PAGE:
UTC, Z or GMT: what time is it, really?
For those of you that closely follow the Solar Impulse project, you might have wondered why we use the UTC and Z (pronounced “Zulu”) standard instead of regular GMT?
The main reason is that UTC (Coordinated Universal Time), or Z for pilots and the military, although the same as GMT (Greenwich Mean Time) it’s the standard used in aviation. In fact, to avoid issues related to daylight savings time, flight plans, air traffic control and weather forecasts, the aviation world has chosen follow UTC, or world time also called Zulu in technical flight communications, to ensure everybody’s on the same page. Can you imagine if you were sitting in a commercial airplane and the pilot began arguing with the air traffic controller about the scheduled landing time? You would probably, for the first time, wish you were in an exit seat not to mention what the skies would look like: worse than chaotic central Rome!
What is interesting about UTC is that it’s based on International Atomic Time whose ticking is kept by atomic clocks scattered in 70 national laboratories across the globe. However, because of the slow decrease in the Earth’s rotational time, UTC needs to be regularly updated. UTC is worse than the Swiss: it’s regularly running ahead of time, approximately one second every 800 days. The result is that the 21th Century will require a leap second every 250 days and two leap seconds in the 22nd Century. But don’t get overly enthusiastic. This doesn’t mean that our days are becoming significantly longer. Unfortunately we’ll only gain one second in 50,000 years!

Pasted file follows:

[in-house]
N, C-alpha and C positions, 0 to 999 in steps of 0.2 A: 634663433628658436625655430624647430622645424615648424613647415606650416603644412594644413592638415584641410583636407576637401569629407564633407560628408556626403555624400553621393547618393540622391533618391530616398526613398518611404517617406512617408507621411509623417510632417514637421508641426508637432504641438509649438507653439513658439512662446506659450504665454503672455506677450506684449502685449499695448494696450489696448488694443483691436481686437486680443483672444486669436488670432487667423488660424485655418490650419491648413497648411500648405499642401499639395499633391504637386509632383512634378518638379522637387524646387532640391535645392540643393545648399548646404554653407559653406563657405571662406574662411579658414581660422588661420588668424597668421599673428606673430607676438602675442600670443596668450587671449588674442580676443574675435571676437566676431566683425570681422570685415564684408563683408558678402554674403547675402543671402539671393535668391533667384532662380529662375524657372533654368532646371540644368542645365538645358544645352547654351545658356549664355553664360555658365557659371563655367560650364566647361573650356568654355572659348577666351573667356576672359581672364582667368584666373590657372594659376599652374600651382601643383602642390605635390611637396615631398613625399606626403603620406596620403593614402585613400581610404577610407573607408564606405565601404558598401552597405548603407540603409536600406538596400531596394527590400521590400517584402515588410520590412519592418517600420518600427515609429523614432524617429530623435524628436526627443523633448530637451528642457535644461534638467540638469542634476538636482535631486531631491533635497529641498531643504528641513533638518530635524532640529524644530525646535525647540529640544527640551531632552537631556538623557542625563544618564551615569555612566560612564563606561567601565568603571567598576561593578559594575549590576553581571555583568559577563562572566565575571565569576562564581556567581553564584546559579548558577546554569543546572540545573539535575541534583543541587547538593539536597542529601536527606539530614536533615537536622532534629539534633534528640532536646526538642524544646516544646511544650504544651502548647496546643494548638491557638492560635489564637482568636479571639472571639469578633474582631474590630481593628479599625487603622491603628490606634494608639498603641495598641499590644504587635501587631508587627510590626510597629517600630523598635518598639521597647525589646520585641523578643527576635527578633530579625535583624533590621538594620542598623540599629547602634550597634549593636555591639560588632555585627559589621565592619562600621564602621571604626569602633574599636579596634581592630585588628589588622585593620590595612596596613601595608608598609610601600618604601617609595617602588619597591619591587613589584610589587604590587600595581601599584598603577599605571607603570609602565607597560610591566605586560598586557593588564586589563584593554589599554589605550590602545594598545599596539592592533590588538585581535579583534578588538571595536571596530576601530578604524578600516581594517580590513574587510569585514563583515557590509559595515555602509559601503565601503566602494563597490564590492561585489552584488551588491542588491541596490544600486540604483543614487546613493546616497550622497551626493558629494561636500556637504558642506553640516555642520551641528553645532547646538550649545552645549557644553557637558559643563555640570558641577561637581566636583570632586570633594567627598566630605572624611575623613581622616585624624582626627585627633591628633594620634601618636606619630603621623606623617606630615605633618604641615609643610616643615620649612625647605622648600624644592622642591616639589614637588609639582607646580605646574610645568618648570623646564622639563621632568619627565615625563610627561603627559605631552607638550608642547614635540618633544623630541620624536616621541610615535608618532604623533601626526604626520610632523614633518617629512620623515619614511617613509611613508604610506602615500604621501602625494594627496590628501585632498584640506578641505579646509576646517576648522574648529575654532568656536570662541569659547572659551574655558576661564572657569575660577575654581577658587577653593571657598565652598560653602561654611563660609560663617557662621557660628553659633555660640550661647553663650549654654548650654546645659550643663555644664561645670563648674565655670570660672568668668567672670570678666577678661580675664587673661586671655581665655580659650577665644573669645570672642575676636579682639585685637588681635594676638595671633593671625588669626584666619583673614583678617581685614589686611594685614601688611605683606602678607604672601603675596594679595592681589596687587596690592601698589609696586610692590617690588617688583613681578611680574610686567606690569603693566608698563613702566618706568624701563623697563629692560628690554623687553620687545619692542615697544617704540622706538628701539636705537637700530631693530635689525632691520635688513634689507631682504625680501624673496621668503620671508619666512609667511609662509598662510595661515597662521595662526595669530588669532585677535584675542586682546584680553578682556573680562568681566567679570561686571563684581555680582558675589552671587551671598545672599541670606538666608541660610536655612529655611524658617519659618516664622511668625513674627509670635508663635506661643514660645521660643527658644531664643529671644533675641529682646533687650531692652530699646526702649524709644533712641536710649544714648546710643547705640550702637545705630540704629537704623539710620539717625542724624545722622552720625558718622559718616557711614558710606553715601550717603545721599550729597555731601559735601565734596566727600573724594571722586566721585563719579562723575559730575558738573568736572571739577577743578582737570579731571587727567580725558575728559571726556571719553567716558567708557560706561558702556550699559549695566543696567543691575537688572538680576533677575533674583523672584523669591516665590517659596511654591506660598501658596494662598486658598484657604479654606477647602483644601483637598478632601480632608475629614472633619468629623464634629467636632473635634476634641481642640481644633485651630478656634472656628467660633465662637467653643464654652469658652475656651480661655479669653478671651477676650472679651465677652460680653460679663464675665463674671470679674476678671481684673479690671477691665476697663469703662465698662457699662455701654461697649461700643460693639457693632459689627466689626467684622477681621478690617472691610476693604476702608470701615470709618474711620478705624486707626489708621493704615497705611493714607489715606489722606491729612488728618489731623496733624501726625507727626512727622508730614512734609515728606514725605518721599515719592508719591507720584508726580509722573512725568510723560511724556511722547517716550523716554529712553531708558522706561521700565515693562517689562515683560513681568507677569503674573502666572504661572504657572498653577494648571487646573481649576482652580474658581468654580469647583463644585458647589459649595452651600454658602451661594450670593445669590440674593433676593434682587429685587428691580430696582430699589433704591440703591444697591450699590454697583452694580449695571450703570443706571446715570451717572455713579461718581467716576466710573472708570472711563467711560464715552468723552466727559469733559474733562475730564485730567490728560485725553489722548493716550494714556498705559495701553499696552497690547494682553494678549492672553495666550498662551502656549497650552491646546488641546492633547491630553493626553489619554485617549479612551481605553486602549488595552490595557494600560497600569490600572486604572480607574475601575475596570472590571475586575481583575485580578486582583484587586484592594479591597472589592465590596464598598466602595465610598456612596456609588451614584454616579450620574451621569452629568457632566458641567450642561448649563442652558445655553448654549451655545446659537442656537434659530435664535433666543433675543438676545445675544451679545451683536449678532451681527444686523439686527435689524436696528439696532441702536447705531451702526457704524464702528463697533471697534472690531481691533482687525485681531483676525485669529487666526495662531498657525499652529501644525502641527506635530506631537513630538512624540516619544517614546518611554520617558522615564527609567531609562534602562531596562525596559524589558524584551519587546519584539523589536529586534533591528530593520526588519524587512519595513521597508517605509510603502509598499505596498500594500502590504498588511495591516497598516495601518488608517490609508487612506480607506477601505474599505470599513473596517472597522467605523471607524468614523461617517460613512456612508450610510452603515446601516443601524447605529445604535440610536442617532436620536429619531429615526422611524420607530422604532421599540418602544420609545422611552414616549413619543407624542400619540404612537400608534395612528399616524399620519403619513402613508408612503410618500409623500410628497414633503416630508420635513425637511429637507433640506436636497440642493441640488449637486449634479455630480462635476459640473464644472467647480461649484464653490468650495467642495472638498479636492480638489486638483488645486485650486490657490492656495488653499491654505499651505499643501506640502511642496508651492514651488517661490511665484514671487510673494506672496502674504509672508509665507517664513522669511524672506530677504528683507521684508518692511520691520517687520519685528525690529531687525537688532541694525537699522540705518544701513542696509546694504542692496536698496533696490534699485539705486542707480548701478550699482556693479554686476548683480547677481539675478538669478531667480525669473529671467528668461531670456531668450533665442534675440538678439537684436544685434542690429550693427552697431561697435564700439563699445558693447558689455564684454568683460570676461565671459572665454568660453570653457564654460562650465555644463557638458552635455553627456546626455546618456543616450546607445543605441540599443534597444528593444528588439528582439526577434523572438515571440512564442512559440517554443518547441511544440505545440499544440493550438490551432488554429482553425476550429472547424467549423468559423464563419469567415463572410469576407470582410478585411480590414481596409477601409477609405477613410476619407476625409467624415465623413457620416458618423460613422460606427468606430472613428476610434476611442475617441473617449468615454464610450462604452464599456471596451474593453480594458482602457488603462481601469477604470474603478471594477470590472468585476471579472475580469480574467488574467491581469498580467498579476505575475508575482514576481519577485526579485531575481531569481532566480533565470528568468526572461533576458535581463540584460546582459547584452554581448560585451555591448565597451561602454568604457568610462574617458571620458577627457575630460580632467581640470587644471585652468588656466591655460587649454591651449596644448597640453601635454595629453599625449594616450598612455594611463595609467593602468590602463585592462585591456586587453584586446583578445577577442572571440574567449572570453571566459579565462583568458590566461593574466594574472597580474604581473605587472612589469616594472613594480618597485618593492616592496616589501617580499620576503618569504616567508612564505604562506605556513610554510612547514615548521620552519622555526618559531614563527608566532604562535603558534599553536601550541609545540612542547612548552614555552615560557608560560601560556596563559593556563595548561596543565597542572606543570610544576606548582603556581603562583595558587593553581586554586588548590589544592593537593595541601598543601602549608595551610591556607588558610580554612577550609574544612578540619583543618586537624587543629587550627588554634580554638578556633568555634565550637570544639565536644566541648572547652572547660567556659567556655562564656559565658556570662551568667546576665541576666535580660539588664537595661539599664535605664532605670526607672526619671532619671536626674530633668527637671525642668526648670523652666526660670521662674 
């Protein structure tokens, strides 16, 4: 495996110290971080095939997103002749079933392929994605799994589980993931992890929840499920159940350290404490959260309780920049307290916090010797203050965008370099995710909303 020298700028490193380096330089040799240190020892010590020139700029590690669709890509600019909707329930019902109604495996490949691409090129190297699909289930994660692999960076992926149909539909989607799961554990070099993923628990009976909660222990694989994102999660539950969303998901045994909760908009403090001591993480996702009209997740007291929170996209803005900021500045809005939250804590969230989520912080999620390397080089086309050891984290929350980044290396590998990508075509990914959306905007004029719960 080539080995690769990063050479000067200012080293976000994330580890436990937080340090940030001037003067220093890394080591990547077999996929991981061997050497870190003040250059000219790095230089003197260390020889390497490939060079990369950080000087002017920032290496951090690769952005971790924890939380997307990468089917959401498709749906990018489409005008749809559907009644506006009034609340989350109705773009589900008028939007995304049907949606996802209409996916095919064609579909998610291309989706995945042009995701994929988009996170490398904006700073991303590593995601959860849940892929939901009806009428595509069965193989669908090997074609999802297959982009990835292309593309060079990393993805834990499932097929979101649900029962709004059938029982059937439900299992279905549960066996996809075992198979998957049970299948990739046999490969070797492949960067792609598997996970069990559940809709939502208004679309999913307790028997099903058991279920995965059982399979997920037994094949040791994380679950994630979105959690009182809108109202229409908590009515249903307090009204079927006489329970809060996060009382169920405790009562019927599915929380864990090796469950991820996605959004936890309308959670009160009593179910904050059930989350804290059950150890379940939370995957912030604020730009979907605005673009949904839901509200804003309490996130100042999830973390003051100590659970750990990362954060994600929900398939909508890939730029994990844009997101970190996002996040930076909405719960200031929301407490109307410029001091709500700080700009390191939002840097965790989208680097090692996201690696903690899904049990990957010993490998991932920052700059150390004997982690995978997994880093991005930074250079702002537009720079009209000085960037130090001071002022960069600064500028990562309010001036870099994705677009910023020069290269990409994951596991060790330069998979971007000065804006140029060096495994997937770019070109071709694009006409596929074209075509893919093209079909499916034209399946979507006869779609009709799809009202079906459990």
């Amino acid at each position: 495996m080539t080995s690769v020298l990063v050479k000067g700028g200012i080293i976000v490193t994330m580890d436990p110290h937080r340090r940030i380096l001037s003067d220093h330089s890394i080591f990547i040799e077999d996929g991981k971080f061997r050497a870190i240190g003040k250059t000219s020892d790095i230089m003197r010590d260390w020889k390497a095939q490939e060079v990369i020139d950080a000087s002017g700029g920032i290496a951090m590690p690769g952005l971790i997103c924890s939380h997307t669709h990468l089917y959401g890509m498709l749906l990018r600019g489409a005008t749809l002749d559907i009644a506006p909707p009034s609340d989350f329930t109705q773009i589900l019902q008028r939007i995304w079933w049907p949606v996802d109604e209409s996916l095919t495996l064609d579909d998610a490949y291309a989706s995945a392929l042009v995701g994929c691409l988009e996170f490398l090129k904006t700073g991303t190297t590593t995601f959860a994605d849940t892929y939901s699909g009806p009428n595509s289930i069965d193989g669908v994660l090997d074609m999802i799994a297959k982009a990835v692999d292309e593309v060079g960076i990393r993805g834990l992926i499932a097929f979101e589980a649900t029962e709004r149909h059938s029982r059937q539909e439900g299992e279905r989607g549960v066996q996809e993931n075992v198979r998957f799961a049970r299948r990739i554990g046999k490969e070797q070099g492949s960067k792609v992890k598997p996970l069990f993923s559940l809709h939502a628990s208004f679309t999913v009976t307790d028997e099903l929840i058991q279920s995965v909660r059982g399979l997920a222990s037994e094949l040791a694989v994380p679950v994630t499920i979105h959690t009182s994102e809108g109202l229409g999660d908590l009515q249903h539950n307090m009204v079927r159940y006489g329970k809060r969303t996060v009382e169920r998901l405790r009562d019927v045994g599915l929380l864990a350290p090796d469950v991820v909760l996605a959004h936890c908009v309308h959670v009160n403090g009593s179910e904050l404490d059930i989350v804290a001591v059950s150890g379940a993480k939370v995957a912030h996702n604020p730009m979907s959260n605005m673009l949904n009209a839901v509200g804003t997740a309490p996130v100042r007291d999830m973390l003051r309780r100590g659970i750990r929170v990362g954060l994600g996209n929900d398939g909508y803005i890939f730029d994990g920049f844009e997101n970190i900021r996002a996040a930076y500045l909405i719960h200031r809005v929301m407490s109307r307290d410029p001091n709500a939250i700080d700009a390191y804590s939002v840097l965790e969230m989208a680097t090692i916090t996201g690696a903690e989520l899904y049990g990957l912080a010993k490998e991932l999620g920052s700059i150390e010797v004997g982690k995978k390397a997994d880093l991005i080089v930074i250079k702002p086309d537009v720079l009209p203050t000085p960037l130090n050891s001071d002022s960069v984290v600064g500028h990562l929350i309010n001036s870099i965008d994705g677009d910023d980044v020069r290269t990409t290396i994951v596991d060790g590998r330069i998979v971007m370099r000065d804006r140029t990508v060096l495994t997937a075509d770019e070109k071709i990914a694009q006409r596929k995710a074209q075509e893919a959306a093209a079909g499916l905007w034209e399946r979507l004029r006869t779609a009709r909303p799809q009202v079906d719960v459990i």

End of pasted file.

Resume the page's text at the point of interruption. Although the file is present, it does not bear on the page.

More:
And finally, why the acronym “UTC” if it’s supposed to mean Coordinated Universal Time? Once again, the ancient rivalry between Descartes and Shakespeare resurfaces. When, in 1961, the International Telecommunications Union and the International Astronomical Union convened to find standard terminologies in all languages, English-speakers proposed CUT while French-speakers lobbied for TUC (temps universel coordonné). Making great proof of tact and diplomacy, the two International Unions knew better not to spark dormant resentments on the other side of the Channel and swiftly found an adequate compromise, known today as UTC.
For those of you that closely follow the Solar Impulse project, you might have wondered why we use the UTC and Z (pronounced ...